Tokyo refuses Seoul's help over North Korea firing

Japan did not ask South Korea for intelligence on North Korea's recent launch of two "unidentified projectiles" after Seoul ended its military information sharing pact with Tokyo. Political analysts in Seoul said Sunday the key motivation behind the silence was because it did not want to be viewed as seeking help to acquire classified information after the termination of the pact, commonly known as GSOMIA, Aug. 22. However Tokyo seems fully capable of monitoring North Korea's military activities in cooperation with the United States and does not need to work with South Korea, they added.


Chosun Ilbo (http://english.chosun.com)

Why Sangju's Dried Persimmons Are a National Asset

Sangju, North Gyeongsang Province is known for three white things: rice, silk cocoons and dried persimmons. Dried persimmons there are covered in white powder because of the glucose and fructose that dry on their skin. Sangju consists of a vast plain, while the peaks of Mt. Sokri block the damp wind from blowing in from the west. The cold and arid air then results in high temperature fluctuations and creates ideal conditions for drying persimmons.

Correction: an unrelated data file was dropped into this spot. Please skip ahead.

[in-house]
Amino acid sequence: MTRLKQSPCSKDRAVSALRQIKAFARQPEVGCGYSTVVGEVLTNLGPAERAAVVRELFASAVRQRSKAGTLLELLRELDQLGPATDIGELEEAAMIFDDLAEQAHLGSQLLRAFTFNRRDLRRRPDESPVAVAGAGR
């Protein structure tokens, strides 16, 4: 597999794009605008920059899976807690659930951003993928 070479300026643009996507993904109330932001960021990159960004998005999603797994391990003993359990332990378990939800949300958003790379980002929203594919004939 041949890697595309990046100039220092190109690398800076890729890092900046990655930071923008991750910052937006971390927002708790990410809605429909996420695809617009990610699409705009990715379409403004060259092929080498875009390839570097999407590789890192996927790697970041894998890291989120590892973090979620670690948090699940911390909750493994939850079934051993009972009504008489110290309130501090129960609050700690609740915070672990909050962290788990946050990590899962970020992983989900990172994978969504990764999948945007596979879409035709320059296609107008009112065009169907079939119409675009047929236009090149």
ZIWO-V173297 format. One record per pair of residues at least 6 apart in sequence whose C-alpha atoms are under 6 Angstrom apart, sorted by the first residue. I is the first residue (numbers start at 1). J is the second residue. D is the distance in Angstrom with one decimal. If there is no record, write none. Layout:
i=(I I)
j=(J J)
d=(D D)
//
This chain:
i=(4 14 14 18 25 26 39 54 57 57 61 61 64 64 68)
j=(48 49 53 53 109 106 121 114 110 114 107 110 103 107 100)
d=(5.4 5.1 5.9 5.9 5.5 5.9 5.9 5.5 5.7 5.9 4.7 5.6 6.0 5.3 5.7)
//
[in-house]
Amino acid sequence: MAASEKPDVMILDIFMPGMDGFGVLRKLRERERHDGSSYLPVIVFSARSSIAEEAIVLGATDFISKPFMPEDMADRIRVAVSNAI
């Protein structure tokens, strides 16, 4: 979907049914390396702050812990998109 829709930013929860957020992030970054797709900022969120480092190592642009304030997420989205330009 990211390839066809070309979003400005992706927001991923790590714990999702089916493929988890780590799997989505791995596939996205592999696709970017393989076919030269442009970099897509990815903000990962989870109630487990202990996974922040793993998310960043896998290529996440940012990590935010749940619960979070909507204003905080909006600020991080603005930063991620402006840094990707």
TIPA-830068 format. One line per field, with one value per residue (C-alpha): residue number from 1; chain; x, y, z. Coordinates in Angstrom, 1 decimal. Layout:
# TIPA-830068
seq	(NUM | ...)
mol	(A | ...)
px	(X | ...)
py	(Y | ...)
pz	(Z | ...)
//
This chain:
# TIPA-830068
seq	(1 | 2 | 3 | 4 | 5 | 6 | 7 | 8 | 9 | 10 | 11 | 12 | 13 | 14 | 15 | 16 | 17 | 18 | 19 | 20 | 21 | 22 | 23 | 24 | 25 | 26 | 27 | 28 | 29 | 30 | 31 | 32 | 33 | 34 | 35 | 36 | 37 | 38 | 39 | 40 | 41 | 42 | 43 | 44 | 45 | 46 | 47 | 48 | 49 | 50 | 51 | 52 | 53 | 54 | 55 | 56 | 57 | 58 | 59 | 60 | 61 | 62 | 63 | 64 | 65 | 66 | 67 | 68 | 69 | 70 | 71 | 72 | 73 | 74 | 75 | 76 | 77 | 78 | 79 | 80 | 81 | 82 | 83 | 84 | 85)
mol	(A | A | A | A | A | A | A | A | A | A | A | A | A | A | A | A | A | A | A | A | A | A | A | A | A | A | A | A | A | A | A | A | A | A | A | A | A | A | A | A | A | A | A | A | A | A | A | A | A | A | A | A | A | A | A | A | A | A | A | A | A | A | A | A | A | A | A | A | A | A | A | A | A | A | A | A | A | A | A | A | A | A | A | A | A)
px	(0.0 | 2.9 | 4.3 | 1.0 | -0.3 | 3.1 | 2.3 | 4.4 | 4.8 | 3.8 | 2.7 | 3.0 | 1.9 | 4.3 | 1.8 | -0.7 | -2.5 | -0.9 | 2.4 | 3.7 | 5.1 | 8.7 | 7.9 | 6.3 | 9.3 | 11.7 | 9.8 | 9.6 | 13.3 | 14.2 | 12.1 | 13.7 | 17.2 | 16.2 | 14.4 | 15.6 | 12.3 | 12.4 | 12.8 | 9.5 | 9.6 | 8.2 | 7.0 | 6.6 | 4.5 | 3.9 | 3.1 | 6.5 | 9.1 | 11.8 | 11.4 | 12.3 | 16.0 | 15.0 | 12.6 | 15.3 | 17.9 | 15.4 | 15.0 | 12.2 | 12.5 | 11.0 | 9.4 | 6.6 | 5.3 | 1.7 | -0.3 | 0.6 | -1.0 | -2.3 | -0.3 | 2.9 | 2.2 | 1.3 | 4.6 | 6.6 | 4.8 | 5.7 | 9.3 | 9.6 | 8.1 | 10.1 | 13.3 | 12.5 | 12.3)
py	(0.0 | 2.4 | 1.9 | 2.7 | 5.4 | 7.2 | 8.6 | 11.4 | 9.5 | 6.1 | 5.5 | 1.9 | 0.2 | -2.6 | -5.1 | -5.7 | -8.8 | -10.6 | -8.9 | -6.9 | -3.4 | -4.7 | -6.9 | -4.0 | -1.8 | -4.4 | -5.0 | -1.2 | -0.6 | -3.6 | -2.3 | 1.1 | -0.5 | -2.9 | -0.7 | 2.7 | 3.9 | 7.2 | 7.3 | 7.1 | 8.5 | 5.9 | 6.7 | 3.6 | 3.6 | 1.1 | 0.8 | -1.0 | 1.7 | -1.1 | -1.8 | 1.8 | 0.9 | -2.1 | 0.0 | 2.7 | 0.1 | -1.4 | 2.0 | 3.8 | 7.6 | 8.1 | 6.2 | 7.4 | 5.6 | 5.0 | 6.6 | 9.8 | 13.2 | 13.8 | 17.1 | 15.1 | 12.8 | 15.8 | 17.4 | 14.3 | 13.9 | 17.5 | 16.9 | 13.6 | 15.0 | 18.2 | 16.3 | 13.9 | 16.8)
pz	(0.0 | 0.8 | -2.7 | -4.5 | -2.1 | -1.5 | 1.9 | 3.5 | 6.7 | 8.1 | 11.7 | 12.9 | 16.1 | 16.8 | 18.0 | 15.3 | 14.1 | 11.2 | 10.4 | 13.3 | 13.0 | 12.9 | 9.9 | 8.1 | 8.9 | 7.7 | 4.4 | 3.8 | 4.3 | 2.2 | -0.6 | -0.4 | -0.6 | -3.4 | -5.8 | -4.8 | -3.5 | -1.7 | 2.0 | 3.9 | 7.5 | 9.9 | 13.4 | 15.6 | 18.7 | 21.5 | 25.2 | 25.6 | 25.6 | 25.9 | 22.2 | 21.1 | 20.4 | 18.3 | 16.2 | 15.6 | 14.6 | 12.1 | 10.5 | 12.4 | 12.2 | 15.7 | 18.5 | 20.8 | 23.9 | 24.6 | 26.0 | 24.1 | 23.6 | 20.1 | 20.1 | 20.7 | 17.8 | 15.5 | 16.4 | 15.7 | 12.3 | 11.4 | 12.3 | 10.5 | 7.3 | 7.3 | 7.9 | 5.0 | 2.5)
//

How Crescent-Shaped Rice Cakes Became Chuseok Food

Households across Korea celebrate the harvest under a full moon each year during Chuseok with sumptuous meals. Farmers used to calculate and plan their harvest according to the moon, which also served as a source of awe and light. That is why rice cakes shaped like crescent moons are eaten during Chuseok. Family members traditionally gather around to make songpyeon from freshly harvested rice and other ingredients. The history of songpyeon dates back to times of times of the Three Kingdoms (BC18 to AD 660).

Ancestral Ritual Tables Don't Have to Be Extravagant